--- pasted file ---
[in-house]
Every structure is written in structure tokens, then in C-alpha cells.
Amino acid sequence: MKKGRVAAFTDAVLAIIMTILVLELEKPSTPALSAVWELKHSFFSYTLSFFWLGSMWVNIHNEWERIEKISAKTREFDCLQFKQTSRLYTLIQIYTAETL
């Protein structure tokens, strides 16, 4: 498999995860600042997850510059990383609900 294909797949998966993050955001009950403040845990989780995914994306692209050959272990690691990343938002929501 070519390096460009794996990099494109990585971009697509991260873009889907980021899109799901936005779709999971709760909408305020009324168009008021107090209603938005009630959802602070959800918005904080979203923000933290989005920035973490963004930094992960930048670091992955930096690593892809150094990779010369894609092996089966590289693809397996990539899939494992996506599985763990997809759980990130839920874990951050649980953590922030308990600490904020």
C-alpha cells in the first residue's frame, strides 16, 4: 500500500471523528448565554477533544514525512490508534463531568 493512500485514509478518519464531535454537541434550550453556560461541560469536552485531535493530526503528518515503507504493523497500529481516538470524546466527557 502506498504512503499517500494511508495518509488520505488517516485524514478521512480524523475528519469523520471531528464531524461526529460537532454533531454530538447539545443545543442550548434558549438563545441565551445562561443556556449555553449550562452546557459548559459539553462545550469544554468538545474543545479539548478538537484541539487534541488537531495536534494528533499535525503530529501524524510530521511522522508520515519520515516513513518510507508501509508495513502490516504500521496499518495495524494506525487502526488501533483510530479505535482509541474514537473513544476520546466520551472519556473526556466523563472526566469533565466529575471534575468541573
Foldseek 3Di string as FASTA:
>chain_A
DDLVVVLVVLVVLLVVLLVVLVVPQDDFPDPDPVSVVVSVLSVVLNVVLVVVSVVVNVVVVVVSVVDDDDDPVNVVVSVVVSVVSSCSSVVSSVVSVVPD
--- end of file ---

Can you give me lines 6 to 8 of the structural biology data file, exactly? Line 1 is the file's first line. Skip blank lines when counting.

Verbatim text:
Foldseek 3Di string as FASTA:
>chain_A
DDLVVVLVVLVVLLVVLLVVLVVPQDDFPDPDPVSVVVSVLSVVLNVVLVVVSVVVNVVVVVVSVVDDDDDPVNVVVSVVVSVVSSCSSVVSSVVSVVPD